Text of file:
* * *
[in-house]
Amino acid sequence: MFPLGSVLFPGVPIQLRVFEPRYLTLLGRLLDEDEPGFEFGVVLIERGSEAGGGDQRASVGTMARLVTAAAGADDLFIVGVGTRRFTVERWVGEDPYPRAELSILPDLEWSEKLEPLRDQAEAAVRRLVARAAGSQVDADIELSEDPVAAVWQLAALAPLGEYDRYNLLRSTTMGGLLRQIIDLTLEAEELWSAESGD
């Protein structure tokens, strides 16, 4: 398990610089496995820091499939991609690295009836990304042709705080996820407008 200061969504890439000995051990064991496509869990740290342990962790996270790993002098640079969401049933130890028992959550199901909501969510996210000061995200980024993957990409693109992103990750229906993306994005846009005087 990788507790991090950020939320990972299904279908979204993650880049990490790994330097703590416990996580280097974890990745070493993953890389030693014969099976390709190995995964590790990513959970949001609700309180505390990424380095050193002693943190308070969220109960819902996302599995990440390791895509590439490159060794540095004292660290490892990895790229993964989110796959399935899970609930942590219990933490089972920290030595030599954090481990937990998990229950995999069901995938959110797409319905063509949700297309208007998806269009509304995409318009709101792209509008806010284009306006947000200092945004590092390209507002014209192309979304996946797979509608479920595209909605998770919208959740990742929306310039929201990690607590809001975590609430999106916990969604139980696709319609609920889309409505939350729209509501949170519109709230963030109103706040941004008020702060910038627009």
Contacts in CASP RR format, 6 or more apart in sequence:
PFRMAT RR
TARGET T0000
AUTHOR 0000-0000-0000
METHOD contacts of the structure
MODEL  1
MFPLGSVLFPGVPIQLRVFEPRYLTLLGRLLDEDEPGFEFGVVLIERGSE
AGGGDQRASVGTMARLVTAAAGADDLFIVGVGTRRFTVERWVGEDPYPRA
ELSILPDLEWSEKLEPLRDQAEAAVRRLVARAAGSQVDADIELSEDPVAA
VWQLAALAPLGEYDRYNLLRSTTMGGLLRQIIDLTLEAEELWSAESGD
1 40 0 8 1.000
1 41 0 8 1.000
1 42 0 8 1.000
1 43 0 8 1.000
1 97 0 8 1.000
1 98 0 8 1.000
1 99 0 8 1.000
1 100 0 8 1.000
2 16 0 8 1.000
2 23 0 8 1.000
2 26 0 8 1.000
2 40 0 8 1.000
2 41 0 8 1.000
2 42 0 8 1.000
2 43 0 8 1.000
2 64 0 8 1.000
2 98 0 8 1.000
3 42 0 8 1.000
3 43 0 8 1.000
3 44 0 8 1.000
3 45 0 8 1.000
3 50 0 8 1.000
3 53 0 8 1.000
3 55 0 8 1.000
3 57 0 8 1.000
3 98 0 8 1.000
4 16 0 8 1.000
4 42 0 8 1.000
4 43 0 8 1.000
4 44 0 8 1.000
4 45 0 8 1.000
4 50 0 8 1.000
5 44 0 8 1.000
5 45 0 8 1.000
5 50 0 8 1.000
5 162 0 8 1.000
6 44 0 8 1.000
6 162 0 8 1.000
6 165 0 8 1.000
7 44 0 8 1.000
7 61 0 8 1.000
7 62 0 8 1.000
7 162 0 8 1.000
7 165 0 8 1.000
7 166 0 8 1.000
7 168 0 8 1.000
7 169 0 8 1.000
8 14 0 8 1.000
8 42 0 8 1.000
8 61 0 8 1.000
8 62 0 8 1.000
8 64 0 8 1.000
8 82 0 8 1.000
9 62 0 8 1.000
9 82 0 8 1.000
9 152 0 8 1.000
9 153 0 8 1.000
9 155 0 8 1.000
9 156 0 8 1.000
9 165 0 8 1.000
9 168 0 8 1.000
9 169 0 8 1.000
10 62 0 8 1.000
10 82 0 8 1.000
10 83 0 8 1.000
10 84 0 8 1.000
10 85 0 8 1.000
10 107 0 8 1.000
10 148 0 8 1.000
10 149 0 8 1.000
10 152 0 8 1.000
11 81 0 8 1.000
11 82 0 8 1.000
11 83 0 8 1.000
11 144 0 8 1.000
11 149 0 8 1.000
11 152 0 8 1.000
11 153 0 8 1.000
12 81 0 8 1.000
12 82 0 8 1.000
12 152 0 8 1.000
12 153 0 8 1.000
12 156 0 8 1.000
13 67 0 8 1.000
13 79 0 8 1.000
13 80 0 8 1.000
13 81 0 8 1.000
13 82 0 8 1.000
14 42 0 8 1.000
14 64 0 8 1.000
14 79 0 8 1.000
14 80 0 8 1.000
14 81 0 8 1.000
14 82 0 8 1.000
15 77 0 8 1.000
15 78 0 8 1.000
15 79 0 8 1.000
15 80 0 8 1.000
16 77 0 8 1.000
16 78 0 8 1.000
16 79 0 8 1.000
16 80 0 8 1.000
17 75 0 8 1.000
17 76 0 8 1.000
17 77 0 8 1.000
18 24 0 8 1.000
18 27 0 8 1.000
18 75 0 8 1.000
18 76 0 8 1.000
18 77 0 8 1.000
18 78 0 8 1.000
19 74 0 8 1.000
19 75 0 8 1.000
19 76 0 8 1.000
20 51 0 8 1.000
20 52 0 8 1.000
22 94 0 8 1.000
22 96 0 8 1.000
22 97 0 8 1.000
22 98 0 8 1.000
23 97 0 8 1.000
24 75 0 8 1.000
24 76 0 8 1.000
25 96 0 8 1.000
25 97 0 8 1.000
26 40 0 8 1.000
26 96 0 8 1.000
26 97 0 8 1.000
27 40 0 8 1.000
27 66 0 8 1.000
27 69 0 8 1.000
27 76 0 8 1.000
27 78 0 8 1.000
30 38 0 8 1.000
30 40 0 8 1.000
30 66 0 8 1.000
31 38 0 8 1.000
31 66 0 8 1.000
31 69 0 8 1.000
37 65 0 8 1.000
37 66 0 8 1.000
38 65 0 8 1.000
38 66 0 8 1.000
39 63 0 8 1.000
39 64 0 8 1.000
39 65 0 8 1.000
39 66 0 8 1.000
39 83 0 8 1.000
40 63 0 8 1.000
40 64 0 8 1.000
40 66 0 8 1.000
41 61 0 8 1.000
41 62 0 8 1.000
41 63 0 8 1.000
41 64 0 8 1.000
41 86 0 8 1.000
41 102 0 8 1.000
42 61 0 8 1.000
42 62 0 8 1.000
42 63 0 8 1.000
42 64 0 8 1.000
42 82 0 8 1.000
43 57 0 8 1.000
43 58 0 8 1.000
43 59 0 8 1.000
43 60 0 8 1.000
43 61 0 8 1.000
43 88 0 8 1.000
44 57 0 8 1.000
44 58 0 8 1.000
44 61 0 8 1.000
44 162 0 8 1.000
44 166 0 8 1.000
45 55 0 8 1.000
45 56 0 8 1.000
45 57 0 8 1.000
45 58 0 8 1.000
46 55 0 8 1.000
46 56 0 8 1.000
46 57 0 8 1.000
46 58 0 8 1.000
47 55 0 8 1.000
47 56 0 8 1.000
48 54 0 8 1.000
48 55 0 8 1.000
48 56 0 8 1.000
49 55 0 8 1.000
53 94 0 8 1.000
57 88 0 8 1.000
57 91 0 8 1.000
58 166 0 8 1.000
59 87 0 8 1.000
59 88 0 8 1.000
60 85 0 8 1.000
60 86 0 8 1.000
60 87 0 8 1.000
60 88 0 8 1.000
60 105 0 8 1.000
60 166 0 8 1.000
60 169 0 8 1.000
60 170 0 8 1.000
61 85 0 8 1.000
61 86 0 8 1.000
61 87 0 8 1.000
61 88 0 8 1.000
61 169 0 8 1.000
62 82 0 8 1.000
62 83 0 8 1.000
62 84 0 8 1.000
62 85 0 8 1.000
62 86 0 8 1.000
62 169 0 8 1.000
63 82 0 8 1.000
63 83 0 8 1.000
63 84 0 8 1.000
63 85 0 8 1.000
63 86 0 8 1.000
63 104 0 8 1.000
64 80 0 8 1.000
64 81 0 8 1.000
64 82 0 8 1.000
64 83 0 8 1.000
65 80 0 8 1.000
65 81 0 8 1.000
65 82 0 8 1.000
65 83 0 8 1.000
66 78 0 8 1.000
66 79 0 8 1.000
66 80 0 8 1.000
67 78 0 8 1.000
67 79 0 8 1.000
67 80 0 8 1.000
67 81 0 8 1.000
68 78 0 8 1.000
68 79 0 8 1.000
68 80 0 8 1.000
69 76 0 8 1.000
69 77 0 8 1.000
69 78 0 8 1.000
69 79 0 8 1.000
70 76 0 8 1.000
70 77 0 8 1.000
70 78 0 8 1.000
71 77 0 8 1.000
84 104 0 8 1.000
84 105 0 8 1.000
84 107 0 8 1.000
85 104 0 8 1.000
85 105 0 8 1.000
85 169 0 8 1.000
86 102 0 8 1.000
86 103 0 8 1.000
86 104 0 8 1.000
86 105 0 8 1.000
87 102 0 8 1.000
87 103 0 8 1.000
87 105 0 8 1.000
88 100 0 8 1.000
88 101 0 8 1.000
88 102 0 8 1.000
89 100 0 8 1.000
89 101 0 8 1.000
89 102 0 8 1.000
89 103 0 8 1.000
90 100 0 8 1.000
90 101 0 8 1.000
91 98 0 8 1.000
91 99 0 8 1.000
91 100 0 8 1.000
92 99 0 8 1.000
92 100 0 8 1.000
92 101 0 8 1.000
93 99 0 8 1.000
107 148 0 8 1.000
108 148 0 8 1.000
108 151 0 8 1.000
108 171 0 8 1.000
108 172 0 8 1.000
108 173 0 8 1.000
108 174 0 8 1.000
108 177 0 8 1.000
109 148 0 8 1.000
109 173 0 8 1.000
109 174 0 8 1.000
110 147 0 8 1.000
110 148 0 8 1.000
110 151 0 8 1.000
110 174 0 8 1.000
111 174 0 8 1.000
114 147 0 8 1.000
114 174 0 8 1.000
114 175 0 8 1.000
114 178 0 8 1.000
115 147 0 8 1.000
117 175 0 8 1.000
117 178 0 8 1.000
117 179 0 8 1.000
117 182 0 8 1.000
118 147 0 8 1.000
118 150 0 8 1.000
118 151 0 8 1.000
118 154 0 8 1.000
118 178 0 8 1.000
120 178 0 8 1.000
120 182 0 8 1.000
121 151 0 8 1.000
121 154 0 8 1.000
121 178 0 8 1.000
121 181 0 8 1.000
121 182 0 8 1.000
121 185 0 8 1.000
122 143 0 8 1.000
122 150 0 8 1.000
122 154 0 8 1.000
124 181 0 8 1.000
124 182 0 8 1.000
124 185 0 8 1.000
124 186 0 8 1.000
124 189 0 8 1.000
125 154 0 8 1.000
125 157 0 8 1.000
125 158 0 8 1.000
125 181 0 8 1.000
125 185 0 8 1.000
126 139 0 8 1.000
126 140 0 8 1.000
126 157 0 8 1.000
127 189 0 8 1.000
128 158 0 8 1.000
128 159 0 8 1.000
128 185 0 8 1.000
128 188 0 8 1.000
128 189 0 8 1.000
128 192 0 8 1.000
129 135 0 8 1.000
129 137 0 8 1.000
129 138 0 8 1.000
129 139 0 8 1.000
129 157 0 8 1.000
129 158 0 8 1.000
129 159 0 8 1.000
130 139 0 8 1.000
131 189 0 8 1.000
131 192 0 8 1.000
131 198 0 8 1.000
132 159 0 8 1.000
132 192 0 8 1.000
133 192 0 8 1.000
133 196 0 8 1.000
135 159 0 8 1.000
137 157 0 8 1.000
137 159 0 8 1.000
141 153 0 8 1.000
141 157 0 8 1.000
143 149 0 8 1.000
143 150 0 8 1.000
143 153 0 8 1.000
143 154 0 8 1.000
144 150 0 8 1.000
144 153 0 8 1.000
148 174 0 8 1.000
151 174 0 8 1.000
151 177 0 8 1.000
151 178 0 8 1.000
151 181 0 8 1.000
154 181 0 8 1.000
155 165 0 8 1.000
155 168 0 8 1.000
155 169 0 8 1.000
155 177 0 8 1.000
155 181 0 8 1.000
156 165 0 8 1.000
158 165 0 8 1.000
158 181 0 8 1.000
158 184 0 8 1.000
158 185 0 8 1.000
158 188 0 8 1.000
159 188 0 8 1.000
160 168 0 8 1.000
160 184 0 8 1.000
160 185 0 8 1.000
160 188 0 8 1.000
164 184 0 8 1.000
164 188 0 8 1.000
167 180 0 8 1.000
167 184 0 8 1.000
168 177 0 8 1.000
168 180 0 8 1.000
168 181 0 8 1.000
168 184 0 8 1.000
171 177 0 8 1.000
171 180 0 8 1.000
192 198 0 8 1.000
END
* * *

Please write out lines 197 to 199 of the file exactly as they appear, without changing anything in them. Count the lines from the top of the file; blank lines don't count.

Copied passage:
48 54 0 8 1.000
48 55 0 8 1.000
48 56 0 8 1.000